This action stops the risk of a patient on warfarin ‘bleeding out’ in surgery. “Typically for elective surgeries, the physician will titrate down the [blood thinning agent], but in emergency surgery there’s no time to titrate the dose,” Mr Perrault said. “That’s when patients can get into trouble.”

Mr Perreault said the approval of Kcentra was the United State’s “first change in transfusion medicine in 50 years.”

In a further boost to the demand, the US Food and Drug Administration granted Kcentra ‘orphan drug’ status in August, which prevents competitors from entering the space for seven years. The drug has been marketed in Europe for a number of years under the Beriplex.

UBS analyst Andrew Goodsall said the specialty division was “the one to watch” in the second half of 2014, because Kcentra presented an opportunity for significant revenue growth.

Haemophilia product sales fell 4 per cent on a constant currency basis in the half. Mr Perreault said there were “numerous competitors scrambling” to develop new treatments for the rare disease. This had lead to an increase in clinical trials, which meant many patients were discarding their current regime in favour for free medicines offered as part of trials.

“Haemophilia is a rare disease,” he said. “There aren’t that many patients.”

In addition, a large proportion of CSL’s haemophilia products are sold to healthcare providers on a tender basis, which meant growth tended to be uneven, Mr Perreault said.

However, Mr Perrault said he expected sales growth CSL’s recombinant drugs to treat the disease, so the jostling for size between the specialty and haemophilia divisions would be a “good race.” “It could be a neck and neck race over the next few years,” he said.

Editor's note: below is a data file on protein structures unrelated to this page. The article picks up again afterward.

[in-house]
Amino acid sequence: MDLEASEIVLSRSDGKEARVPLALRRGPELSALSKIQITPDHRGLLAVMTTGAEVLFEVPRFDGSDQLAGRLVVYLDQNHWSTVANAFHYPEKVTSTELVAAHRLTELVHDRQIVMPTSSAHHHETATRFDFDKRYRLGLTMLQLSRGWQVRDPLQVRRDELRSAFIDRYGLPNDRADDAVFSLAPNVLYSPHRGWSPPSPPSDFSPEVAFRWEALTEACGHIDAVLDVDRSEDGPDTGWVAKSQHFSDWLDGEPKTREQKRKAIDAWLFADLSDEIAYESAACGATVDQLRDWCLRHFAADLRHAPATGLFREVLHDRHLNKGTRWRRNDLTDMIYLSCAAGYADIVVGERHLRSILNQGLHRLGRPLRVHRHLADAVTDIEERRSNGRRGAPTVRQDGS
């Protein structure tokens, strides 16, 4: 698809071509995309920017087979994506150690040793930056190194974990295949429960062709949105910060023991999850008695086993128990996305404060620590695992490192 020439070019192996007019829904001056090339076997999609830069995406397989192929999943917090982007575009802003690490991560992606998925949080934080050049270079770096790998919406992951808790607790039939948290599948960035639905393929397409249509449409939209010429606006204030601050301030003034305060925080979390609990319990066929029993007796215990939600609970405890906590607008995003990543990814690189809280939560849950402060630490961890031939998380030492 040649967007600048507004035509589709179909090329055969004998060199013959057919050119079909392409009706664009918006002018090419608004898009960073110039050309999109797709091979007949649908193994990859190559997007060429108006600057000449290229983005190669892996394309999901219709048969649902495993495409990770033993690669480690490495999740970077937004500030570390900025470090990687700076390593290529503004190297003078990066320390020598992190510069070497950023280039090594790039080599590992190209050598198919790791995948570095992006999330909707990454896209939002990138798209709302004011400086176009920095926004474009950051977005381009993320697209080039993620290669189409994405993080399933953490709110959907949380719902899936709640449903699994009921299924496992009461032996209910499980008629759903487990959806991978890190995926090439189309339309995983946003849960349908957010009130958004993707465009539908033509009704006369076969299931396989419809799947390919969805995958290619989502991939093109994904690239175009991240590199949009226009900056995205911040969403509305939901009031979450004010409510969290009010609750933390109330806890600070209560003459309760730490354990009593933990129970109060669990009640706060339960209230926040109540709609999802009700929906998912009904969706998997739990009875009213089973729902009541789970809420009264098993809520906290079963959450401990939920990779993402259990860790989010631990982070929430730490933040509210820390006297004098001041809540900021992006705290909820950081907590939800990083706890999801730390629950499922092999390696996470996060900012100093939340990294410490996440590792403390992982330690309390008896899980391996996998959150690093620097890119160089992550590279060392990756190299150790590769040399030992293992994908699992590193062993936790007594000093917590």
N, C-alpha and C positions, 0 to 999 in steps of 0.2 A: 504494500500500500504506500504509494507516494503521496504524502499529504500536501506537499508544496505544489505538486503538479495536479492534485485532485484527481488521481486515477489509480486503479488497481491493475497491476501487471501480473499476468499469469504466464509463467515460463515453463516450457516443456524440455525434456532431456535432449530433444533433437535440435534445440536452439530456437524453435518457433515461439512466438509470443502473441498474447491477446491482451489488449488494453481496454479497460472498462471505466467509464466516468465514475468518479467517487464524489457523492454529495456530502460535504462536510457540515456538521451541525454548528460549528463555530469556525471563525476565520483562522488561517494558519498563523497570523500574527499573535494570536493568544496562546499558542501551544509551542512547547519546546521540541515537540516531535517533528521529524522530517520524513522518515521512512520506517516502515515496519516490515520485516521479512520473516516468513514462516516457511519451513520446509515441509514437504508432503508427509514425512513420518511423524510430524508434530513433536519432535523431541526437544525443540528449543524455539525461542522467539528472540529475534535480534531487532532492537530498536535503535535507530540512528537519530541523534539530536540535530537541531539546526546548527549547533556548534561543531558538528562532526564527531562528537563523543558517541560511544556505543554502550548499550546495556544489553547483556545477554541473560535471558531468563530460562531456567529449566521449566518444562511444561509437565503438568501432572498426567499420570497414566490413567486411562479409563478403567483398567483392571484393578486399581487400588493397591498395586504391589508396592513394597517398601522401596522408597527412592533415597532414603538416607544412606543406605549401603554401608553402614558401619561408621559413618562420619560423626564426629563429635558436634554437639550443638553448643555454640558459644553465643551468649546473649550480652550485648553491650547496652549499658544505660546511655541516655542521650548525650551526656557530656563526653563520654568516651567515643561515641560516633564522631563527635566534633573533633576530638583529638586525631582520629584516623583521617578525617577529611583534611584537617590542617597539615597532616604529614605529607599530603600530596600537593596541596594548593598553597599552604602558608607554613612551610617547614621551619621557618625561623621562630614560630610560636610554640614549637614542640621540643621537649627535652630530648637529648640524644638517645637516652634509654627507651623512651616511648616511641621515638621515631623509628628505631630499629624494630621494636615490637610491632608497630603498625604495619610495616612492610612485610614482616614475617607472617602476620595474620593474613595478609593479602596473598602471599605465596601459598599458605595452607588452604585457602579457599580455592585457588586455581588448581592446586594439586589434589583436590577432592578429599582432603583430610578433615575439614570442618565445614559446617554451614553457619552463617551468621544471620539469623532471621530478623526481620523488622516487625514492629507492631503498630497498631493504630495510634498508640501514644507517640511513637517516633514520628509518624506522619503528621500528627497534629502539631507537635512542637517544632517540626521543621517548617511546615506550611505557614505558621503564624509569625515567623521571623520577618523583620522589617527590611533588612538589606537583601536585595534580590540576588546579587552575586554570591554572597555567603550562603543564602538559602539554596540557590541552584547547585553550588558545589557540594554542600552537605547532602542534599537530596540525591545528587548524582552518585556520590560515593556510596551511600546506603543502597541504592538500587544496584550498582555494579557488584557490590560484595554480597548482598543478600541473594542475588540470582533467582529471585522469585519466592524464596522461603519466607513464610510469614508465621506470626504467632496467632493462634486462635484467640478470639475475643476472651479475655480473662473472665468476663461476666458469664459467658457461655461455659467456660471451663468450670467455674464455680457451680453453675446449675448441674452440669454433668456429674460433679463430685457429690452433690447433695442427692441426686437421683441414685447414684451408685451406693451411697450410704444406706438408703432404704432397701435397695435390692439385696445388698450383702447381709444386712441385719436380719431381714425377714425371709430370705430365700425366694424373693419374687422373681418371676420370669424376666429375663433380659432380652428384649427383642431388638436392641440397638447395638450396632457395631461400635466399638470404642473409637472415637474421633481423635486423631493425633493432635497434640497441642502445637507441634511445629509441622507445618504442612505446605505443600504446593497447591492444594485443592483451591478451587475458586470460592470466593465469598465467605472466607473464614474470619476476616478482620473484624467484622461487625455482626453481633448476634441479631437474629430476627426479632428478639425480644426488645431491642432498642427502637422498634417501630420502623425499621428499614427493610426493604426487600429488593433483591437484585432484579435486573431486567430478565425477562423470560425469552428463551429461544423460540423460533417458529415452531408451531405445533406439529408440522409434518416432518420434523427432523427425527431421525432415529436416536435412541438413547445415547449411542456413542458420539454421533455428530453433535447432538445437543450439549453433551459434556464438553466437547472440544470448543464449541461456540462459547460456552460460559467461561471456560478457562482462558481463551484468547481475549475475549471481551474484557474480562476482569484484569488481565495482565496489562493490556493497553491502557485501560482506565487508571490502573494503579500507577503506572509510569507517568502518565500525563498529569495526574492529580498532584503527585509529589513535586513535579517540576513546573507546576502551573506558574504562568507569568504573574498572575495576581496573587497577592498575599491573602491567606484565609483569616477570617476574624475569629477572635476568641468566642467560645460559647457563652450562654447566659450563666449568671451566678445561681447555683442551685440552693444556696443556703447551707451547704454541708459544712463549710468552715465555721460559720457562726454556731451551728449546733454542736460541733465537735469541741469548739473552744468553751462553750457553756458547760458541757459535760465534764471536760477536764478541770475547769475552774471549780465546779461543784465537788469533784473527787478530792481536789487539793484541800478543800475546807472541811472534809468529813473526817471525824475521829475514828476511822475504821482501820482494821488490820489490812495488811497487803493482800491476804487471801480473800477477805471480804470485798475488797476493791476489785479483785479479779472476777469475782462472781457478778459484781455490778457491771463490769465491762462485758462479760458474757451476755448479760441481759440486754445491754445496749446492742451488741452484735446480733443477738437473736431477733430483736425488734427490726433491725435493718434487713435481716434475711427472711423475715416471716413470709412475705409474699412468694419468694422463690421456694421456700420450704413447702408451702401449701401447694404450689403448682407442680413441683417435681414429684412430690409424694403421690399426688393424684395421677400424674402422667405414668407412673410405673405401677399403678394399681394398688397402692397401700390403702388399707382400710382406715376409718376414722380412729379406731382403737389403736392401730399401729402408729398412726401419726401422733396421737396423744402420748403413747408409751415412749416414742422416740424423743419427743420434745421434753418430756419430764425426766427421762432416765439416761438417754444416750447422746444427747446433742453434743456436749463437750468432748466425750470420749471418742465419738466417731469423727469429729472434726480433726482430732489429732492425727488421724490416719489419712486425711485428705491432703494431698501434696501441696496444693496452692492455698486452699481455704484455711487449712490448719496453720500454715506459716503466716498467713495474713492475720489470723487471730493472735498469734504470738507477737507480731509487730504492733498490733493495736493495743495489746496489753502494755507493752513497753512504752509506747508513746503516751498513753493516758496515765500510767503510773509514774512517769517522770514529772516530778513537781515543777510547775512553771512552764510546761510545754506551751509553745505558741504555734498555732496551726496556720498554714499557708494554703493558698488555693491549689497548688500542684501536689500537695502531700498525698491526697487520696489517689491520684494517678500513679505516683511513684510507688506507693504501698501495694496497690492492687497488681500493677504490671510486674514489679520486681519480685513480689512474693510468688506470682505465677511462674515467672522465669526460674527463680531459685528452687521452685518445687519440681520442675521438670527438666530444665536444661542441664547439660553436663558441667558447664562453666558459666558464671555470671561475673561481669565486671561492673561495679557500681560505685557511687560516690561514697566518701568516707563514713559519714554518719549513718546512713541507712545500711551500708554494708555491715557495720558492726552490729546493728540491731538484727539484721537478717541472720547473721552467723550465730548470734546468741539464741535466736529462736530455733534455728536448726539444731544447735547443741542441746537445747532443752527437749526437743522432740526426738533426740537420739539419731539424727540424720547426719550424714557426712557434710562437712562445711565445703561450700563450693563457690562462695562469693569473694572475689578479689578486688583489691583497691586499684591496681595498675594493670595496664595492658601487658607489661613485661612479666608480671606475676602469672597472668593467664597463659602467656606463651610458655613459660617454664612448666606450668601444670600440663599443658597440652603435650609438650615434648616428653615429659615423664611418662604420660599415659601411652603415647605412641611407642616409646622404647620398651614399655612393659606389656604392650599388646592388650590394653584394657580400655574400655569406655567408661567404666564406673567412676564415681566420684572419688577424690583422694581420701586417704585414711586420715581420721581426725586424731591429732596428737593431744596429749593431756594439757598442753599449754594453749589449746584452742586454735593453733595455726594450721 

In the current half, CSL will embark on a phase two trial of its heart attack prevention drug CSL112, which Mr Perreault said presented “significant potential to transform our business.”

CSL hopes to show that its drug which removes cholesterol from plaques on artery walls will prevent the risk of heart attacks in patients who have already suffered an initial cardiac event. About 80,000 Australians have a heart attack each year and, of those, about 12 per cent suffer a subsequent attack, stroke or die.

Mr Perreault said CSL expects results from its clinical trial towards the end of 2015 or early 2016.

The company announced an interim unfranked dividend of US53¢, which was US3¢ higher than the previous corresponding period. The dividend will be paid on April 4.

CSL shares have gained 21 per cent over the past year. At 12:22pm AEDT, the stock was trading down 3.3 per cent to $67.59.

This story Administrator ready to work first appeared on Nanjing Night Net.

Best of Sochi: Day 4GALLERY

15/06/2019 | 南京夜网 | Permalink